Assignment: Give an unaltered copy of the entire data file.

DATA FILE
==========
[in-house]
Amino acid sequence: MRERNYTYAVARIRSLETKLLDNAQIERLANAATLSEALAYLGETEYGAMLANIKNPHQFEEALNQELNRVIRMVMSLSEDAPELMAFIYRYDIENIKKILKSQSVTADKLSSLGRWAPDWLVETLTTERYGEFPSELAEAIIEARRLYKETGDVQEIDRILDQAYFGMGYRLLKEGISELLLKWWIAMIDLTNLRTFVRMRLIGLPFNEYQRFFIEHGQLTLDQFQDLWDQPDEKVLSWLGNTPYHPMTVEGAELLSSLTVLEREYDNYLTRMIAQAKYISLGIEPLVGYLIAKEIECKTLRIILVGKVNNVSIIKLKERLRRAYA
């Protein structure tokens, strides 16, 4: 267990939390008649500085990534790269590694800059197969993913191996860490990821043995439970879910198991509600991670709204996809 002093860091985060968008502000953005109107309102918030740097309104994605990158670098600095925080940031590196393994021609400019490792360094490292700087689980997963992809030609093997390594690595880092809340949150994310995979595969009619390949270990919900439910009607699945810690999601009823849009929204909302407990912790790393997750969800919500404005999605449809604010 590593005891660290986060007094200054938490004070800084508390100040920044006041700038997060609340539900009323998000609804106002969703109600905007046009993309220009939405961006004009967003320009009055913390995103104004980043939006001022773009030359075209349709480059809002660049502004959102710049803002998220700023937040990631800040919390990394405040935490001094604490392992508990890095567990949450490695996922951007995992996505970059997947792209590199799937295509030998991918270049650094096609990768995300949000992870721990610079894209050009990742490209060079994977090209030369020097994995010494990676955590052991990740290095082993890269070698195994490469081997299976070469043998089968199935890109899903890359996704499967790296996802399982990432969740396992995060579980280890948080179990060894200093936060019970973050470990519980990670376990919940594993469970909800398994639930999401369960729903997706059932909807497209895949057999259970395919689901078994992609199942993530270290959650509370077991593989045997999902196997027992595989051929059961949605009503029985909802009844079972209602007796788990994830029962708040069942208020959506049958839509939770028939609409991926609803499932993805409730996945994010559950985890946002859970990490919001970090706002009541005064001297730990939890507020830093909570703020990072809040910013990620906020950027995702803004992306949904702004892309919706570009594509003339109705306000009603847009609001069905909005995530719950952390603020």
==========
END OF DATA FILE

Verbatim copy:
[in-house]
Amino acid sequence: MRERNYTYAVARIRSLETKLLDNAQIERLANAATLSEALAYLGETEYGAMLANIKNPHQFEEALNQELNRVIRMVMSLSEDAPELMAFIYRYDIENIKKILKSQSVTADKLSSLGRWAPDWLVETLTTERYGEFPSELAEAIIEARRLYKETGDVQEIDRILDQAYFGMGYRLLKEGISELLLKWWIAMIDLTNLRTFVRMRLIGLPFNEYQRFFIEHGQLTLDQFQDLWDQPDEKVLSWLGNTPYHPMTVEGAELLSSLTVLEREYDNYLTRMIAQAKYISLGIEPLVGYLIAKEIECKTLRIILVGKVNNVSIIKLKERLRRAYA
């Protein structure tokens, strides 16, 4: 267990939390008649500085990534790269590694800059197969993913191996860490990821043995439970879910198991509600991670709204996809 002093860091985060968008502000953005109107309102918030740097309104994605990158670098600095925080940031590196393994021609400019490792360094490292700087689980997963992809030609093997390594690595880092809340949150994310995979595969009619390949270990919900439910009607699945810690999601009823849009929204909302407990912790790393997750969800919500404005999605449809604010 590593005891660290986060007094200054938490004070800084508390100040920044006041700038997060609340539900009323998000609804106002969703109600905007046009993309220009939405961006004009967003320009009055913390995103104004980043939006001022773009030359075209349709480059809002660049502004959102710049803002998220700023937040990631800040919390990394405040935490001094604490392992508990890095567990949450490695996922951007995992996505970059997947792209590199799937295509030998991918270049650094096609990768995300949000992870721990610079894209050009990742490209060079994977090209030369020097994995010494990676955590052991990740290095082993890269070698195994490469081997299976070469043998089968199935890109899903890359996704499967790296996802399982990432969740396992995060579980280890948080179990060894200093936060019970973050470990519980990670376990919940594993469970909800398994639930999401369960729903997706059932909807497209895949057999259970395919689901078994992609199942993530270290959650509370077991593989045997999902196997027992595989051929059961949605009503029985909802009844079972209602007796788990994830029962708040069942208020959506049958839509939770028939609409991926609803499932993805409730996945994010559950985890946002859970990490919001970090706002009541005064001297730990939890507020830093909570703020990072809040910013990620906020950027995702803004992306949904702004892309919706570009594509003339109705306000009603847009609001069905909005995530719950952390603020």